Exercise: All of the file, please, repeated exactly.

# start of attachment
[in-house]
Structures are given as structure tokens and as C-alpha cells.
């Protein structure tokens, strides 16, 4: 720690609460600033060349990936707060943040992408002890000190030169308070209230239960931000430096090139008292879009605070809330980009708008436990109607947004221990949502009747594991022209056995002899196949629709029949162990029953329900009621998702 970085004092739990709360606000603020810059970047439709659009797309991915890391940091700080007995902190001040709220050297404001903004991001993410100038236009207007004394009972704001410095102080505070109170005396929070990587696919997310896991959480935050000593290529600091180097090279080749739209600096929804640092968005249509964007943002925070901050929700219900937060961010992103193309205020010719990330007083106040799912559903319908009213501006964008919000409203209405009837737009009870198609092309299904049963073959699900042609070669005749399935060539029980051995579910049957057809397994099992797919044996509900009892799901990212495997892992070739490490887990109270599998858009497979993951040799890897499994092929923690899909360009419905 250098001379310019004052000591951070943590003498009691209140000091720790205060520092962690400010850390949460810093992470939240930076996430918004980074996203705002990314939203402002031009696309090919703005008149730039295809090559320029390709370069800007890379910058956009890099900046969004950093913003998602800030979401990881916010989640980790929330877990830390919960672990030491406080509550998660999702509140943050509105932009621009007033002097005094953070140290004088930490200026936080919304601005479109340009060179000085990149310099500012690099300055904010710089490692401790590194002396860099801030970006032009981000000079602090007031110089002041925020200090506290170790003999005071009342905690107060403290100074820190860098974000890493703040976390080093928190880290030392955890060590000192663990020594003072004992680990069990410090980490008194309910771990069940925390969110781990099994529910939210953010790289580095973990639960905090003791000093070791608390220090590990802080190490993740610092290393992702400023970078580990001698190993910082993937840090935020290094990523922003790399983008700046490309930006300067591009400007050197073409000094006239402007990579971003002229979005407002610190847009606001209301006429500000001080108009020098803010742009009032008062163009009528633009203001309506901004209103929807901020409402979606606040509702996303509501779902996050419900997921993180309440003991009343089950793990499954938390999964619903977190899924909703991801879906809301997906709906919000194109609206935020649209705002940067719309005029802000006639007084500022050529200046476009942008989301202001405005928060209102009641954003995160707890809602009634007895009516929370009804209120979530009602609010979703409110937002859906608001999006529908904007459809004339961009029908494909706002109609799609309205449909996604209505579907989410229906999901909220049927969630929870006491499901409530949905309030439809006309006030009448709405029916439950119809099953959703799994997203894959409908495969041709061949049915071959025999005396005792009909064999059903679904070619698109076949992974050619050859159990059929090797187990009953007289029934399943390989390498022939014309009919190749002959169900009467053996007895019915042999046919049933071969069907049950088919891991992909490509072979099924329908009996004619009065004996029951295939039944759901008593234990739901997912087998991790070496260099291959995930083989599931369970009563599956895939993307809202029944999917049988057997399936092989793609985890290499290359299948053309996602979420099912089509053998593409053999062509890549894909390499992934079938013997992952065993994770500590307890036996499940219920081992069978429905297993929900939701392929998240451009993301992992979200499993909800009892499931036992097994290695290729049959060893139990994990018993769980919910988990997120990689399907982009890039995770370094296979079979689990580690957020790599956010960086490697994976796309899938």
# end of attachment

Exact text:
[in-house]
Structures are given as structure tokens and as C-alpha cells.
């Protein structure tokens, strides 16, 4: 720690609460600033060349990936707060943040992408002890000190030169308070209230239960931000430096090139008292879009605070809330980009708008436990109607947004221990949502009747594991022209056995002899196949629709029949162990029953329900009621998702 970085004092739990709360606000603020810059970047439709659009797309991915890391940091700080007995902190001040709220050297404001903004991001993410100038236009207007004394009972704001410095102080505070109170005396929070990587696919997310896991959480935050000593290529600091180097090279080749739209600096929804640092968005249509964007943002925070901050929700219900937060961010992103193309205020010719990330007083106040799912559903319908009213501006964008919000409203209405009837737009009870198609092309299904049963073959699900042609070669005749399935060539029980051995579910049957057809397994099992797919044996509900009892799901990212495997892992070739490490887990109270599998858009497979993951040799890897499994092929923690899909360009419905 250098001379310019004052000591951070943590003498009691209140000091720790205060520092962690400010850390949460810093992470939240930076996430918004980074996203705002990314939203402002031009696309090919703005008149730039295809090559320029390709370069800007890379910058956009890099900046969004950093913003998602800030979401990881916010989640980790929330877990830390919960672990030491406080509550998660999702509140943050509105932009621009007033002097005094953070140290004088930490200026936080919304601005479109340009060179000085990149310099500012690099300055904010710089490692401790590194002396860099801030970006032009981000000079602090007031110089002041925020200090506290170790003999005071009342905690107060403290100074820190860098974000890493703040976390080093928190880290030392955890060590000192663990020594003072004992680990069990410090980490008194309910771990069940925390969110781990099994529910939210953010790289580095973990639960905090003791000093070791608390220090590990802080190490993740610092290393992702400023970078580990001698190993910082993937840090935020290094990523922003790399983008700046490309930006300067591009400007050197073409000094006239402007990579971003002229979005407002610190847009606001209301006429500000001080108009020098803010742009009032008062163009009528633009203001309506901004209103929807901020409402979606606040509702996303509501779902996050419900997921993180309440003991009343089950793990499954938390999964619903977190899924909703991801879906809301997906709906919000194109609206935020649209705002940067719309005029802000006639007084500022050529200046476009942008989301202001405005928060209102009641954003995160707890809602009634007895009516929370009804209120979530009602609010979703409110937002859906608001999006529908904007459809004339961009029908494909706002109609799609309205449909996604209505579907989410229906999901909220049927969630929870006491499901409530949905309030439809006309006030009448709405029916439950119809099953959703799994997203894959409908495969041709061949049915071959025999005396005792009909064999059903679904070619698109076949992974050619050859159990059929090797187990009953007289029934399943390989390498022939014309009919190749002959169900009467053996007895019915042999046919049933071969069907049950088919891991992909490509072979099924329908009996004619009065004996029951295939039944759901008593234990739901997912087998991790070496260099291959995930083989599931369970009563599956895939993307809202029944999917049988057997399936092989793609985890290499290359299948053309996602979420099912089509053998593409053999062509890549894909390499992934079938013997992952065993994770500590307890036996499940219920081992069978429905297993929900939701392929998240451009993301992992979200499993909800009892499931036992097994290695290729049959060893139990994990018993769980919910988990997120990689399907982009890039995770370094296979079979689990580690957020790599956010960086490697994976796309899938």